9

A fast 64-bit hash cannot be completely secure, since a $2^{32}$ brute force collision search is completely doable, and even a $2^{64}$ preimage attack could be feasible. As a MAC used for hash table keying, that doesn't really matter (unless you leak the key). Finding just a few collisions isn't a problem and gathering statistics for an attack would ...


9

The ideal encryption scheme $E$ would be one that, for every ciphertext $C=E(K, M)$, if the key remains secret for the adversary, the probability of identifying $M$ is negligible. Since that is not possible in practice, the second most reasonable approach is to define constraints strong enough to satisfy some definition of security. The $IND-$ notation ...


9

This is very confusing because it seems as it should be something really easy to prove. However, it actually is not, and in fact the proof uses the Borel-Cantelli lemma. Anyway, it was formally proven by Rudich and Impagliazzo in their groundbreaking work on black-box separations. You can find a formal proof in Rudich's thesis, Section 6.2, or in the paper ...


8

Summary. This scheme is insecure. It can be cryptanalyzed using standard methods from the cryptanalytic literature. It also has poor performance. Your algorithm. To summarize your scheme, in your algorithm a one-bit message $m \in GF(2)$ is encrypted by picking a random quadratic polynomial $p(x_1,\dots,x_{128})$ in $GF(2)[x_1,\dots,x_{128}]$, setting $c =...


8

When cryptographers create algorithms, they usually provide some argument that the algorithm is secure. They need to start the argument with some set of assumptions. For example, the in public-key cryptography, they may begin with the assumption that factoring large numbers is hard. Many algorithms use use a block cipher as a building block. The arguments ...


8

An Ideal Cipher with $k$-bit keys and a $b$-bit blocksize is a family of $2^k$ permutations on the set $\{0,1\}^b$ indexed by the set $\{0,1\}^k$, selected uniformly at random from the set of all such families of permutations. See e.g. http://eprint.iacr.org/2005/210.pdf. The IC model is primarily useful for proofs where you need to assume that the ...


8

That sounds like an overly succinct description of the 'Find then Guess' (FTG) notion of security, described in the paper "A Concrete Security Treatment of Symmetric Enryption". And you are correct, there is something the test is missing: the two 'challenge' plaintexts must be the same length ($|m_0| = |m_1|$). Also, the description is so succinct I can't ...


8

The generic model for a MAC is the following: the attacker is given access to a block box which implements the $S$ function with a key $k$ that the attacker does not know of. The attacker is allowed to make $q$ requests to the box on messages that he can choose arbitrarily. The goal of the attacker is to make a forgery, i.e. produce values $m$ and $t$ such ...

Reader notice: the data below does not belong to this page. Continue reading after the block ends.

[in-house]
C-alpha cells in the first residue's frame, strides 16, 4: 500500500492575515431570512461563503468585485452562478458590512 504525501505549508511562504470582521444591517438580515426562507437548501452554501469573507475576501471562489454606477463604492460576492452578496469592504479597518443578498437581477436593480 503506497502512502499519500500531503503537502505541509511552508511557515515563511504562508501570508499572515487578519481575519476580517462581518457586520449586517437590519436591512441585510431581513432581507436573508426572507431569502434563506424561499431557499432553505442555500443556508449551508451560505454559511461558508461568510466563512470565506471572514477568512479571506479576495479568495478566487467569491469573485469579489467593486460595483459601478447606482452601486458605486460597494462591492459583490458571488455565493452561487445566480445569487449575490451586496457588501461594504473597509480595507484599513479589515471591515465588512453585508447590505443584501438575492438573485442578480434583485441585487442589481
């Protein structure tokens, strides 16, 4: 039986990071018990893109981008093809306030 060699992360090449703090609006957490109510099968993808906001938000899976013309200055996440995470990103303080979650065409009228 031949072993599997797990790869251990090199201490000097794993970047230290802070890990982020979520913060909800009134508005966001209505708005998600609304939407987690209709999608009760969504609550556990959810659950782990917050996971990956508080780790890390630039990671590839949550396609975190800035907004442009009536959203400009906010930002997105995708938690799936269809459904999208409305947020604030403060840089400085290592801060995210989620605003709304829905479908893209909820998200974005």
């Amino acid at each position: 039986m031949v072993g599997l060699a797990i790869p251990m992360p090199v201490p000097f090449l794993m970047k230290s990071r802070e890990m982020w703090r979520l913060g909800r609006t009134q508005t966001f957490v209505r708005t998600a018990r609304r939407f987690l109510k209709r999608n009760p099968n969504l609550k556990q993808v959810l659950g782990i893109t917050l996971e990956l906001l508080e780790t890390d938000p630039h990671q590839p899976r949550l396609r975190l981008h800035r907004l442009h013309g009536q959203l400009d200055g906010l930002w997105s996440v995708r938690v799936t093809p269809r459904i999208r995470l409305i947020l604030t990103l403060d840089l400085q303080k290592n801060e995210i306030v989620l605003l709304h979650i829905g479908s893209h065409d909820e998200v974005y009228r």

8

Computationally indistinguishable typically means that your adversary is computationally bounded and that because of this they cannot distingush between, for example, two messages. For example, say you encrypt (with proper padding) the messages $0$ and $1$ using RSA and send them to the adversary. We would not want the adversary to be able to distinguish ...


8

One line: worst means any and average means random. Lattice-based cryptosystem Let me restate. Fix security parameter $n$. What the reduction shows is the existence of a solver for the lattice problem on input any $n$-dimensional lattice using the adversary breaking a lattice-based cryptosystem with the security parameter $n$ on the average case. Since ...


8

Reductionist security In a reductionist security proof for some cryptographic protocol $\Pi$ to some alleged hard problem $P$ means, that we can build an algorithm $\cal B$ for solving $P$ if we have access to a hypothetical algorithm $\cal A$ that efficiently breaks the security definition for the protocol $\Pi$. In general, showing a polynomial time ...


8

Your problem seems to be at least as hard as the 2-weak Bilinear Diffie-Hellman Inversion Problem (2-wBDHI problem): Given $g, g^x, g^{x^2}, g^y \in \mathbb G$, and $T \in \mathbb G_T$ to determine whether or not $T = e(g,g)^{x^3 y}$. Proof: We first need to define an equivalent version of your problem, where we take some generator $h$ so $g = h^b$. ...


8

You can generate a random string $s_1$ as long as the plaintext. Then XOR this value with the plaintext generating $s_2$. Now encrypt both parts using $\mathrm{Enc}_1$ and $\mathrm{Enc}_2$. You need to decrypt both to XOR the two parts together again. This is similar to secret sharing where you need two parts of a key to decrypt. If $\mathrm{Gen}_1$ and $\...


8

Just looking for a Turing machine vs circuit is a bit misleading. The important distinction is uniform (complexity class BPP) vs non-uniform (complexity class P/poly) adversaries. You can characterize P/poly in terms of circuit families, but also in terms of Turing machines with arbitrary "advice strings." In fact, the latter is the more traditional ...


7

In step 2, the adversary outputs two messages. One of these will be selected at random for encryption. You can think of the adversary sending these messages to a "challenger" that also has oracle access (or is the oracle itself). It doesn't really matter who is running the challenge since the challenger doesn't have any "intelligence." All the challenger ...